He was gone !!!

    Months Later, long forgotten ….I was called to the breakfast table, while eating my dad said ” I think your bird was outside this morning”. I thought to my self, no way !! Then I heard the cawing and looked up outside the kitchen window, and there he was…staring at me from our roof. i grabbed my toast and ran to the door, when I came out, he glided down to the brick patio and cawed at me, I began to feed him and he got closer. I asked my dad how is this possible? He said maybe he just came back to say Thank you”.

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  • Jolynne

    @ Sally: We had a neighbor when I was a a little girl who had a crow named Amos. I remember being so shocked to hear Amos talk! He would say his name and hello. So yes, there are other Elmers out there :)

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  • JD

    This show was truly fascinating.
    I guess a love/hate relationship with crows. They are definitely smart animals and deserve some admiration.
    At the same time, they simply drive me nuts. They are loud, wake me up early on the week-ends with their annoying discussions, they go after the trash bins on our street… they are all over the place. Would love some tips on how to chase them away.

  • Len Welsh

    The show is interesting, but I’m having a hard time understanding how I could sit through an hour of worship of these birds without even a mention of crows’ close cousins the ravens, for which there is probably a longer standing and more definitive body of research.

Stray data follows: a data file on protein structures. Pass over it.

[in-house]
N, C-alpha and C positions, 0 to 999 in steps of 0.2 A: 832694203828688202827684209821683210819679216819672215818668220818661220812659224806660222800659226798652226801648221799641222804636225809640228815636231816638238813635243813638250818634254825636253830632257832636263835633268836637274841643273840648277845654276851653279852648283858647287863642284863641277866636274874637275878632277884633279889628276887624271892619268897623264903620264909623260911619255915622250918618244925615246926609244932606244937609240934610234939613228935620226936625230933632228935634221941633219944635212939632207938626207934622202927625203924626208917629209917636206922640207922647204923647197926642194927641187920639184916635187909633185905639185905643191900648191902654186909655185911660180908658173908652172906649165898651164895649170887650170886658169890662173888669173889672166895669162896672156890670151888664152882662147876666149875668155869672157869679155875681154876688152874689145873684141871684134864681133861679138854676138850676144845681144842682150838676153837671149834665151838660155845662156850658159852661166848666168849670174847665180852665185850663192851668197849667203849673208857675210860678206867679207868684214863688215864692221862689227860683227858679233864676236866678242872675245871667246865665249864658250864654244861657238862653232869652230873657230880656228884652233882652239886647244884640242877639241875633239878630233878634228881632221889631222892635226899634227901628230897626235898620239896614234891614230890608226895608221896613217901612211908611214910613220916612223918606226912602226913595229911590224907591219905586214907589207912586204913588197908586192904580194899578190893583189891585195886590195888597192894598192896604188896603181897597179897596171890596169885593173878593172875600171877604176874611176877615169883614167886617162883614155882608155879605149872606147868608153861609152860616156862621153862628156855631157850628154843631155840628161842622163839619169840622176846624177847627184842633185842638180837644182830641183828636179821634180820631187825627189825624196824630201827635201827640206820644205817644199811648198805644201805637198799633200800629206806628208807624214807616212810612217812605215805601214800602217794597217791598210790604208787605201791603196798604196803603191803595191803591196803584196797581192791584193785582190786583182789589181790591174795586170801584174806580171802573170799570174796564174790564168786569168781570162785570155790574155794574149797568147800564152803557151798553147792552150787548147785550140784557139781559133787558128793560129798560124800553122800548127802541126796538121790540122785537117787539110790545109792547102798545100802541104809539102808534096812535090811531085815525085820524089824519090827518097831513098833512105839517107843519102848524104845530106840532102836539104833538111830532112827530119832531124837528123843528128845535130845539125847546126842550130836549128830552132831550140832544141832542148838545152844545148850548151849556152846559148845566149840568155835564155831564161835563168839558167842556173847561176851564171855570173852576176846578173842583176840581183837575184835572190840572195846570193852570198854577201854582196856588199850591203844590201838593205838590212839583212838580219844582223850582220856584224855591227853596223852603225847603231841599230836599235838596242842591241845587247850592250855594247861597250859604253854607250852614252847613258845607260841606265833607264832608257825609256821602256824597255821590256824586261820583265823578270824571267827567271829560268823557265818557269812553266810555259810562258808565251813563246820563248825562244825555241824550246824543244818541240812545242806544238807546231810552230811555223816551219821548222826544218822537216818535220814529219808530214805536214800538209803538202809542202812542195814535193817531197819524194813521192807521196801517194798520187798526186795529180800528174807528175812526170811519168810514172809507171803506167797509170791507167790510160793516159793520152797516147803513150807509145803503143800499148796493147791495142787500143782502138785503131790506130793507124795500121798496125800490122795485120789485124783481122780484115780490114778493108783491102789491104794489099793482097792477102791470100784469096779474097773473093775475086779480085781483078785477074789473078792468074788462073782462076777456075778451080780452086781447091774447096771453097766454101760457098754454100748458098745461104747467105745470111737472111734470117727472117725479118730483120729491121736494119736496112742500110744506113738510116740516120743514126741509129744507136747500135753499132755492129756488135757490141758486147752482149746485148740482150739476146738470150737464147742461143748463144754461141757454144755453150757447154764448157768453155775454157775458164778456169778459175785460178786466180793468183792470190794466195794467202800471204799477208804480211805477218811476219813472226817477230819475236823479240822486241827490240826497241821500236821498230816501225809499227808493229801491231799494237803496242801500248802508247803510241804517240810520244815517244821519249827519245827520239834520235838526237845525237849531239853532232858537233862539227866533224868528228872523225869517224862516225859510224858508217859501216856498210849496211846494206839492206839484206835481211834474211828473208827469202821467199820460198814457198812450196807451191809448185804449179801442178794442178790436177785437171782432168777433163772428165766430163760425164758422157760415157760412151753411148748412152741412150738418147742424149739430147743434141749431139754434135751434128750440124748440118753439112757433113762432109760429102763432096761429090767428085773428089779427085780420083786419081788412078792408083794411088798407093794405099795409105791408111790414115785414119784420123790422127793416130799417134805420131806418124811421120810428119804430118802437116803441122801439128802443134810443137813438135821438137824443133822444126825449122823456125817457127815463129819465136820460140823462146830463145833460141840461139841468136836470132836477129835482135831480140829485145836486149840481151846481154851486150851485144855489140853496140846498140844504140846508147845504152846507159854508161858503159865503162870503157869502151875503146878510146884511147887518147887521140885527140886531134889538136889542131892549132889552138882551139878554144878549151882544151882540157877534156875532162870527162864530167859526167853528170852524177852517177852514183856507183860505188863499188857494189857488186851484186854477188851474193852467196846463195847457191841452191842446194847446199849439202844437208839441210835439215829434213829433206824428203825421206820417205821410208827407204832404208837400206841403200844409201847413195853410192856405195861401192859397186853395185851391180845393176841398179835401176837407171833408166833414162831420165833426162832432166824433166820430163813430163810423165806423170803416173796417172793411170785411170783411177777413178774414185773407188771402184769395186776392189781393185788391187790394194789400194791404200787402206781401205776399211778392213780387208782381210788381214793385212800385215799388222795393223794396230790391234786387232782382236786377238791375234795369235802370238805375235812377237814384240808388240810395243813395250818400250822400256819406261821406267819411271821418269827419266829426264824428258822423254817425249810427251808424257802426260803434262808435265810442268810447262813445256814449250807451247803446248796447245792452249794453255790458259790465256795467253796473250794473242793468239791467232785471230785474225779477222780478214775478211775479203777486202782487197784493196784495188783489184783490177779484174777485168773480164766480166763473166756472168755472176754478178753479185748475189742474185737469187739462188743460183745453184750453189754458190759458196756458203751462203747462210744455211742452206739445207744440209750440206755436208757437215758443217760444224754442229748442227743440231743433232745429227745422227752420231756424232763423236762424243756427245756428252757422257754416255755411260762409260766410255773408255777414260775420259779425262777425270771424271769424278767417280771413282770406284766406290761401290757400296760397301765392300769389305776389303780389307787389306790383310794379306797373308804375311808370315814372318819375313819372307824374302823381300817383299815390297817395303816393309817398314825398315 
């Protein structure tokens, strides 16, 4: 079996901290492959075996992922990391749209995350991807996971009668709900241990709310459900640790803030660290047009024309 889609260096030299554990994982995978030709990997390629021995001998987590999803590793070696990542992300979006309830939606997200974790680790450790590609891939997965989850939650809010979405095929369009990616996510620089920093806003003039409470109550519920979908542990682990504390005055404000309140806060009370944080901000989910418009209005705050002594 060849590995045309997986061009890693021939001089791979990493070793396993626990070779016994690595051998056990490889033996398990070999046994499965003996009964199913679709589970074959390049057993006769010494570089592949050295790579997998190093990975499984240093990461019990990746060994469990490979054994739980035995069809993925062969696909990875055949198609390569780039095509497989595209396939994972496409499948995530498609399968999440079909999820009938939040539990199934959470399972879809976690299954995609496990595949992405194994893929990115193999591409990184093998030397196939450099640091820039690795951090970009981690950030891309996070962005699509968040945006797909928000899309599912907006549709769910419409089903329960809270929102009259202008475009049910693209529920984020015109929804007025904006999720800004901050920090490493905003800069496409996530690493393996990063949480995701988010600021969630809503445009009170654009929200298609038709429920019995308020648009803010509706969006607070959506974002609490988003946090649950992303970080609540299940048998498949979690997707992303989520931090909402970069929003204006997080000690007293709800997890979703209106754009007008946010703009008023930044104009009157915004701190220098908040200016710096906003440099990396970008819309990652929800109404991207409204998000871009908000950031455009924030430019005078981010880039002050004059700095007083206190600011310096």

How there could be no mention of the remarkable work done by Bernd Heinrich is beyond me. The university folks doing their little research essay on transfer of knowledge from generation to generation of crows was a nice vignette, but it pales in comparison to the massive work done by Dr. Heinrich, who actually lived in the wild for months at a time studying ravens all over the globe. His work over the decades created the basic research paradigm from which all modern behavioral work on the Corvidae, a family that includes ravens, crows, jays, and similar very interesting birds, has sprung.

    The Nature piece even managed to make reference to the Konrad Lorenz Institute, without uttering a peep about the remarkable account of the behavior of a raven Dr. Lorenz kept at the famous compound he described in his book, “King Solomon”s Ring.”